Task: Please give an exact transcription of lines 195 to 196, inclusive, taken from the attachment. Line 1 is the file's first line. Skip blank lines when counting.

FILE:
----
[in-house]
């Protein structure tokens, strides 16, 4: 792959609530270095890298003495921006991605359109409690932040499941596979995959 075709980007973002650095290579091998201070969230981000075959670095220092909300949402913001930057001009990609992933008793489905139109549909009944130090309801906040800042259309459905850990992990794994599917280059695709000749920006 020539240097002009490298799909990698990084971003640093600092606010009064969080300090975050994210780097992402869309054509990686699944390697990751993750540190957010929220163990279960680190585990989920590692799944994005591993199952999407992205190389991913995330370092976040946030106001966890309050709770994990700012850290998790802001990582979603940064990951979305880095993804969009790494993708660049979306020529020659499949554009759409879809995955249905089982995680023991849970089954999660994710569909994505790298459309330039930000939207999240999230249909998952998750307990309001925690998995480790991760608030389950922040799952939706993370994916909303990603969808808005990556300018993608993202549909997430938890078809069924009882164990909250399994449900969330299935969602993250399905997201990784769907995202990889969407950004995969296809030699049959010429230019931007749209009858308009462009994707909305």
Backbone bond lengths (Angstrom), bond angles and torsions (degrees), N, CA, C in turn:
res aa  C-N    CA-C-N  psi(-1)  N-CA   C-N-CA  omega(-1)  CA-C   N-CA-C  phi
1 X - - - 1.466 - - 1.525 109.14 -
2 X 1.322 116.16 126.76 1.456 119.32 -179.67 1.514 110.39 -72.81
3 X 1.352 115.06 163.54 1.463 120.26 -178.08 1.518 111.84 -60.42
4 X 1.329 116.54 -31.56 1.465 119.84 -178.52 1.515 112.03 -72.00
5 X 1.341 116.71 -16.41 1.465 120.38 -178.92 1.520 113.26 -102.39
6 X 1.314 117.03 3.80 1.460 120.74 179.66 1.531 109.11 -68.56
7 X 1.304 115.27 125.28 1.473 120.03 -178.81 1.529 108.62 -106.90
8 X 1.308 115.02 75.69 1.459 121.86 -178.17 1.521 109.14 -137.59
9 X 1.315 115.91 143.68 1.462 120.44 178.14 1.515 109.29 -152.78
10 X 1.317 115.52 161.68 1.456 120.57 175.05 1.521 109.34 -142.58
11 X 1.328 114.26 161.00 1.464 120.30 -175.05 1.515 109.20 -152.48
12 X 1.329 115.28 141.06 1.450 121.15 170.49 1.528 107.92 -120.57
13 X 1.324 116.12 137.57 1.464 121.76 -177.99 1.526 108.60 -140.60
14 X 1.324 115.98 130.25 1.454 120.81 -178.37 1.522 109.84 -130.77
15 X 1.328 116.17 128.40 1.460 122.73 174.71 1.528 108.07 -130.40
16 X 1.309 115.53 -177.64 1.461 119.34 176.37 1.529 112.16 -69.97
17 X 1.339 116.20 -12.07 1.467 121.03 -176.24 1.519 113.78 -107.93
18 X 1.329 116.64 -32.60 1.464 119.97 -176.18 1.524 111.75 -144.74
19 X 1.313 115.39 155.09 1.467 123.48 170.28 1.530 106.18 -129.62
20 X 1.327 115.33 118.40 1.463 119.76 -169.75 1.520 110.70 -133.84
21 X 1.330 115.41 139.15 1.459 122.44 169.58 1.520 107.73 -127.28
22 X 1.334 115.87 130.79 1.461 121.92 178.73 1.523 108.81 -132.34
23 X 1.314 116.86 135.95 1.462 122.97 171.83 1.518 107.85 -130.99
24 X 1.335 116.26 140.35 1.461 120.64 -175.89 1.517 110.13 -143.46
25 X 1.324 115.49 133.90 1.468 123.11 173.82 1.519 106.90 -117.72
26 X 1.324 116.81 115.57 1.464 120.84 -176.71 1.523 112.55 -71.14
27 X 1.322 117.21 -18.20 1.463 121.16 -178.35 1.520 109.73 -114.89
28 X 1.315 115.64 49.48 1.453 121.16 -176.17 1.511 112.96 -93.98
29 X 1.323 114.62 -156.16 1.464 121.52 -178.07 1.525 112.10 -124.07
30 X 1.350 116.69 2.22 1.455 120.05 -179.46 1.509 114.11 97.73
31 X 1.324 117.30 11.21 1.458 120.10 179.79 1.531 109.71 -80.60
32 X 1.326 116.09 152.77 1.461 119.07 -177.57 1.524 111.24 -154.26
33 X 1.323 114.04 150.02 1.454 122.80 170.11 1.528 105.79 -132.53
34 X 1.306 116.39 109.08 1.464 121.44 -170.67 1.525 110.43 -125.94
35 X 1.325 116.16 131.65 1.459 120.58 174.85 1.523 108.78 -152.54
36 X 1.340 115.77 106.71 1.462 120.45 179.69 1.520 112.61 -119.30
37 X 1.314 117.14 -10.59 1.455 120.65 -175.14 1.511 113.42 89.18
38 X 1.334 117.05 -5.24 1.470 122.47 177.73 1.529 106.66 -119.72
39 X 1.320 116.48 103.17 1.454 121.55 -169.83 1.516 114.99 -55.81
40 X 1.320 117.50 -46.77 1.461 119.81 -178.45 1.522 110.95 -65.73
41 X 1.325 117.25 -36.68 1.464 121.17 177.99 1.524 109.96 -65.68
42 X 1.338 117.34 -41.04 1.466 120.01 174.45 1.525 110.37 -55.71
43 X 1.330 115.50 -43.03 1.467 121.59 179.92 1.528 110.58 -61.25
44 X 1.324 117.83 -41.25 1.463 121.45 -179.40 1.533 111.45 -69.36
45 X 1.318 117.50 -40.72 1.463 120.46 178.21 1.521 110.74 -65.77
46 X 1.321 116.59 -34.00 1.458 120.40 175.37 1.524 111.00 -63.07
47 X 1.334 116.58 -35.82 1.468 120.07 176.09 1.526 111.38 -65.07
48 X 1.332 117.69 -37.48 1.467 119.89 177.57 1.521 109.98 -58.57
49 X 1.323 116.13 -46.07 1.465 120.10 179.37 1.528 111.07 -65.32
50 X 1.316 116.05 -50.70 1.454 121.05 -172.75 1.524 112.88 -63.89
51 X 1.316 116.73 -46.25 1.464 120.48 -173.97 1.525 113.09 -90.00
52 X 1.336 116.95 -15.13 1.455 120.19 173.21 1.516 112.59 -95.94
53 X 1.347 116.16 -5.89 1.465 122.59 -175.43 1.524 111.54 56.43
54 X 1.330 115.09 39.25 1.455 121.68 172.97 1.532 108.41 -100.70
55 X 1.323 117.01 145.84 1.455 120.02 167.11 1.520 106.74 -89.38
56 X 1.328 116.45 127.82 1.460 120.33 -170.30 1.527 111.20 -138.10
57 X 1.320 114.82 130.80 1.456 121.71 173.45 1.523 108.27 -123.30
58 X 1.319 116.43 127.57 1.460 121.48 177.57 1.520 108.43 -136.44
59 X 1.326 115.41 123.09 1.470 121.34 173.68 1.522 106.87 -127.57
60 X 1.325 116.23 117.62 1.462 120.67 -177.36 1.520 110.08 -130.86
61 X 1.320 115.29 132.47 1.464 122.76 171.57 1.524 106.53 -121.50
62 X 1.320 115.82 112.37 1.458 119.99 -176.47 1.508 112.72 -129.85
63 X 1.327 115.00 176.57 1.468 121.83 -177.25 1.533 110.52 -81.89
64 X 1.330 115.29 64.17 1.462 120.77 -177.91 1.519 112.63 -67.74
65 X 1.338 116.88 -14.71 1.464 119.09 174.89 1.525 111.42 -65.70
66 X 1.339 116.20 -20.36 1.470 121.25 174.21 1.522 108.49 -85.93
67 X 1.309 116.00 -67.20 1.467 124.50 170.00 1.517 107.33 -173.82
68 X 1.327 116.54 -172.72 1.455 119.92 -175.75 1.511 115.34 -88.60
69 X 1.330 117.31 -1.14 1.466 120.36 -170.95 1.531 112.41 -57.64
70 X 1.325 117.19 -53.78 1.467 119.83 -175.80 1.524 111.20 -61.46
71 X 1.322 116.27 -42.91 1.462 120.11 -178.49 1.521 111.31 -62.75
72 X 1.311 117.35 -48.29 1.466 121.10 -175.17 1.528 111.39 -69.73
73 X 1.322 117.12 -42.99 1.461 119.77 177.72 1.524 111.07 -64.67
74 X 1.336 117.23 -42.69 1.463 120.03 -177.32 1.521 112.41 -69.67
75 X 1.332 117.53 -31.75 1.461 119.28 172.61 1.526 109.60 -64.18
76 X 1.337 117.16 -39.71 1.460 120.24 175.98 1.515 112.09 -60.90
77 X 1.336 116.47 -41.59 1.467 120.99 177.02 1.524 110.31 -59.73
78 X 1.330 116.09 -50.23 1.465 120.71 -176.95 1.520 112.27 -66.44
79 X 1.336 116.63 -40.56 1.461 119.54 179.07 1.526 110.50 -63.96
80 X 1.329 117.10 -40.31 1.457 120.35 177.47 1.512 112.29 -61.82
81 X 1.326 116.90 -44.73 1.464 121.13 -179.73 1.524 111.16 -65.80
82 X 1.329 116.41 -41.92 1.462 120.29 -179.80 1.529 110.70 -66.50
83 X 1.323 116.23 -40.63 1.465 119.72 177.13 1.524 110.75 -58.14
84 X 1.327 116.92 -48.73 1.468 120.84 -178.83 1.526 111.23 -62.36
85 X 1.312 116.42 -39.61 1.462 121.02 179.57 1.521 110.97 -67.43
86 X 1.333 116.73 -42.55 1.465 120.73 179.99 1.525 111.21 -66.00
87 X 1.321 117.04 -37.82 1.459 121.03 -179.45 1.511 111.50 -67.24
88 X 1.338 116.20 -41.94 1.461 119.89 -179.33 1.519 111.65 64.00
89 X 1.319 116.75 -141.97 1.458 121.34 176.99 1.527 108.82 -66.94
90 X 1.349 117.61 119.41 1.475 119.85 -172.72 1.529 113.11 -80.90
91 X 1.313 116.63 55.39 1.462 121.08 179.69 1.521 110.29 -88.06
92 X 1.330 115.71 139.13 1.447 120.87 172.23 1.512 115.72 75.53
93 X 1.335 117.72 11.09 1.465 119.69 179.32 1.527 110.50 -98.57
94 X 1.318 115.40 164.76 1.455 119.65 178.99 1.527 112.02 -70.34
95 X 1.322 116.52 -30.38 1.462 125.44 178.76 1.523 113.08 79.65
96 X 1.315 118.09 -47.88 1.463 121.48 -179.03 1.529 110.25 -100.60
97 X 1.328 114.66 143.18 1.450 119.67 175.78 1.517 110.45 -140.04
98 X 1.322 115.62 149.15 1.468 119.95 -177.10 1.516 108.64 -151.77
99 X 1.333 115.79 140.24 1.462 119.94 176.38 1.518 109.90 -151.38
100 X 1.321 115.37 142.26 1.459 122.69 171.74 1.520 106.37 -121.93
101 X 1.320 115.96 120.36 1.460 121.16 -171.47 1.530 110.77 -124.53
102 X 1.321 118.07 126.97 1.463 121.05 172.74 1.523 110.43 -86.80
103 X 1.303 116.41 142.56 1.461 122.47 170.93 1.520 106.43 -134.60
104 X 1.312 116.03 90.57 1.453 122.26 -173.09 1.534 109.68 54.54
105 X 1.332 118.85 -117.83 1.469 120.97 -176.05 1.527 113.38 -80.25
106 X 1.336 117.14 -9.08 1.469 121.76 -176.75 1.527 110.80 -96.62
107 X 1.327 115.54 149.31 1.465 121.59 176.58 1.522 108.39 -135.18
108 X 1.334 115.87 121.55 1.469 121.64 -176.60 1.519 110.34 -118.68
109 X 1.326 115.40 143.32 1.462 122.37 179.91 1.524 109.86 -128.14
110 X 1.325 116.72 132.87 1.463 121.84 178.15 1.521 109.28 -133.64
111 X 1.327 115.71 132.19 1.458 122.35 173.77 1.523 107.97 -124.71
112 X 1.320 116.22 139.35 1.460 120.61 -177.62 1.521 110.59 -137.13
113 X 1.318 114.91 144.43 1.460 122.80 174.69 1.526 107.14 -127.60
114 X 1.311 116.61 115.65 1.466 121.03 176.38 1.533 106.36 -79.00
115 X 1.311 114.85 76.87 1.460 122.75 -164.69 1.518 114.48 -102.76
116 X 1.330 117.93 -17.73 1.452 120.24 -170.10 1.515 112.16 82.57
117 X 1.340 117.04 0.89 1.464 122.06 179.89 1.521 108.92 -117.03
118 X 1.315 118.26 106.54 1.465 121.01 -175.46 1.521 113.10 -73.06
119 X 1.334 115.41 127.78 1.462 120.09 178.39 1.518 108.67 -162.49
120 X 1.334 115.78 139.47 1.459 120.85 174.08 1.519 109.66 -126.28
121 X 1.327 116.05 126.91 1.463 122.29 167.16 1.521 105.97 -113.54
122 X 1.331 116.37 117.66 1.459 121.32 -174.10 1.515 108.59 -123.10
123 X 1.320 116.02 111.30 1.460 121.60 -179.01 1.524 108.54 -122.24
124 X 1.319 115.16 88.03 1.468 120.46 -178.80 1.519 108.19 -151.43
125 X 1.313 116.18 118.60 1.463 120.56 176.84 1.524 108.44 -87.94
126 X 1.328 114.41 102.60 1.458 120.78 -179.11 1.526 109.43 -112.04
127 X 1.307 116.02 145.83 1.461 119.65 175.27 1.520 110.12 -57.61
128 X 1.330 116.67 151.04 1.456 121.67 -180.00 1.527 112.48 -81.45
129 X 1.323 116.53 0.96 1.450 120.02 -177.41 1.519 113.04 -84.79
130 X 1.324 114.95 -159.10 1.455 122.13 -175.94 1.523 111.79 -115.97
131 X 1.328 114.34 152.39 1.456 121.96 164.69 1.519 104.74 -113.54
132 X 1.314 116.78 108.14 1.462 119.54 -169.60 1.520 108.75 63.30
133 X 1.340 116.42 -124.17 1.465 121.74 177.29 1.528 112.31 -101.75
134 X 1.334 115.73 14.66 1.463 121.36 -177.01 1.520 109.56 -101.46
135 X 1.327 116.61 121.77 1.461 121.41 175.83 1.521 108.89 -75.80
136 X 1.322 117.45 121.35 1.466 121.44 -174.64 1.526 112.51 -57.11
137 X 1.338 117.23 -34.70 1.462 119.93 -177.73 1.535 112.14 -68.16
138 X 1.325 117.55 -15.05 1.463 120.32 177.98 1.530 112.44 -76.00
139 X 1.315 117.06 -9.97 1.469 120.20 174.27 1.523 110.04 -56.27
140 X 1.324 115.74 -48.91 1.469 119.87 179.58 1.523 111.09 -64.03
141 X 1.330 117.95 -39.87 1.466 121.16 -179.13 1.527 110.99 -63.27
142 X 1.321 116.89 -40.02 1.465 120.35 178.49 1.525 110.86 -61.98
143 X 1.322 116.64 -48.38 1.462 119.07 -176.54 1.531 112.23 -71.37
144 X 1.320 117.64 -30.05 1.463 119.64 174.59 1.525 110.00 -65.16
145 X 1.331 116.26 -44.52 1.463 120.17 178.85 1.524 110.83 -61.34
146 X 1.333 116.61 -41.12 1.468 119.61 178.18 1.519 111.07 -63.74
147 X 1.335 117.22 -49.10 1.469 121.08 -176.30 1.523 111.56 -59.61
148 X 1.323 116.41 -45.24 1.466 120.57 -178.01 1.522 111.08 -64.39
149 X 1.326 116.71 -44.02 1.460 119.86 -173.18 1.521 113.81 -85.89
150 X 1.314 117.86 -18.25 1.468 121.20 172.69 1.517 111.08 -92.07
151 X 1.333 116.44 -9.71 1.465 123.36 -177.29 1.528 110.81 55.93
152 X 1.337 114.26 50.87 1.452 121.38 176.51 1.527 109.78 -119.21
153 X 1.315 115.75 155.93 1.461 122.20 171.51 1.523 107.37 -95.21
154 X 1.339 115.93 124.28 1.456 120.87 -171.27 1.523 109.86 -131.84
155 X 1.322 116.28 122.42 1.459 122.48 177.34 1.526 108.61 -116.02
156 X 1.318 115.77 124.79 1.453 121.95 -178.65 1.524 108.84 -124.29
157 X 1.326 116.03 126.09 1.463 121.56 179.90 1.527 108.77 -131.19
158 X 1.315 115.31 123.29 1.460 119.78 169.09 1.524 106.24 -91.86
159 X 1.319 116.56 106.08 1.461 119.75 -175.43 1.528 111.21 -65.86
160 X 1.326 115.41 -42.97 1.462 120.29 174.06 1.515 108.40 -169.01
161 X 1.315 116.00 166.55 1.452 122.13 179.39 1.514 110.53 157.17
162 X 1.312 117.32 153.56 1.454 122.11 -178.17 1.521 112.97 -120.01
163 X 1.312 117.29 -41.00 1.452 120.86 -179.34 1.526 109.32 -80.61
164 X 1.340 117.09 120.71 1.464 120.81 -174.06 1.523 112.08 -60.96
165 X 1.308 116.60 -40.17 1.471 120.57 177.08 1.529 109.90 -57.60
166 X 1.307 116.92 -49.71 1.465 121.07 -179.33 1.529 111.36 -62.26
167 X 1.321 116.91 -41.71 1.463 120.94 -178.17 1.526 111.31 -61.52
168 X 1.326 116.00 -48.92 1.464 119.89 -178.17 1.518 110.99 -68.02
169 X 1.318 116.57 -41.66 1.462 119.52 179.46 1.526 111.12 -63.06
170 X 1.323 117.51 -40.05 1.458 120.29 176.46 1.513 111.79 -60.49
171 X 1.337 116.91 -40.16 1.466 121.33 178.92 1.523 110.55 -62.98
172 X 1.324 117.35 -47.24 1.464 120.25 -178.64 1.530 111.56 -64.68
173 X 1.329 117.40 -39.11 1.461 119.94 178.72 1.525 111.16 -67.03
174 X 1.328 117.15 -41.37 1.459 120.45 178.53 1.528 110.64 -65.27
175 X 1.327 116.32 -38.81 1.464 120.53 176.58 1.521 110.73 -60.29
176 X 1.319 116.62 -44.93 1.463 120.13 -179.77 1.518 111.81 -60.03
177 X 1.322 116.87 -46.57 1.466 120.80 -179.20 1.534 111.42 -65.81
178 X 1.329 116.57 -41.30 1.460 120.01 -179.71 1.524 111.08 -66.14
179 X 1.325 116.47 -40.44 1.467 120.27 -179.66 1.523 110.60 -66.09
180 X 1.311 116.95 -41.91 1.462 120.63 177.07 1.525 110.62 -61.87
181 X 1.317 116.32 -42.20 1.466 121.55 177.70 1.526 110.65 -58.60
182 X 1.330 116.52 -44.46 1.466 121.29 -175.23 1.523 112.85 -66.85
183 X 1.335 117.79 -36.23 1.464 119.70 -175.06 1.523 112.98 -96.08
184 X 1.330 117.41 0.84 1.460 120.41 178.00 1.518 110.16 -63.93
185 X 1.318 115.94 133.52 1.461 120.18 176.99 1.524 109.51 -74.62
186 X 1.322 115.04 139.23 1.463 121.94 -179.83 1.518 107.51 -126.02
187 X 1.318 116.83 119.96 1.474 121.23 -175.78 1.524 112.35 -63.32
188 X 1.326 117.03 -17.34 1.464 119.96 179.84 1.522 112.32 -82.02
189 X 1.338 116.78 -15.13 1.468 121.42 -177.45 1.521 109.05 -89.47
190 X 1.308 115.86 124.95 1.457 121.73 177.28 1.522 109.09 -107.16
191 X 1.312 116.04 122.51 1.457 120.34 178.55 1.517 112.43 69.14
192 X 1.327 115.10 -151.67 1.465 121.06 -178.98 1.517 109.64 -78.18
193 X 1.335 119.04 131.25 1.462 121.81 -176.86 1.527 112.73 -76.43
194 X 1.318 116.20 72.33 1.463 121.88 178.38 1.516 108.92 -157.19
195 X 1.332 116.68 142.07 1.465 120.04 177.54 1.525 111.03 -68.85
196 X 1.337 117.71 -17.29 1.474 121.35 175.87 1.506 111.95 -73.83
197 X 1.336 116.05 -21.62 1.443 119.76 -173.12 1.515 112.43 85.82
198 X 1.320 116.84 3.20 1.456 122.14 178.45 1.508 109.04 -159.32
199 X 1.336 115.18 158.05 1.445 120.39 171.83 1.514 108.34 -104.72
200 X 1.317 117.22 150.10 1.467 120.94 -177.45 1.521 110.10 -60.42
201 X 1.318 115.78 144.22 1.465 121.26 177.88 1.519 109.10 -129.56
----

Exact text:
191 X 1.312 116.04 122.51 1.457 120.34 178.55 1.517 112.43 69.14
192 X 1.327 115.10 -151.67 1.465 121.06 -178.98 1.517 109.64 -78.18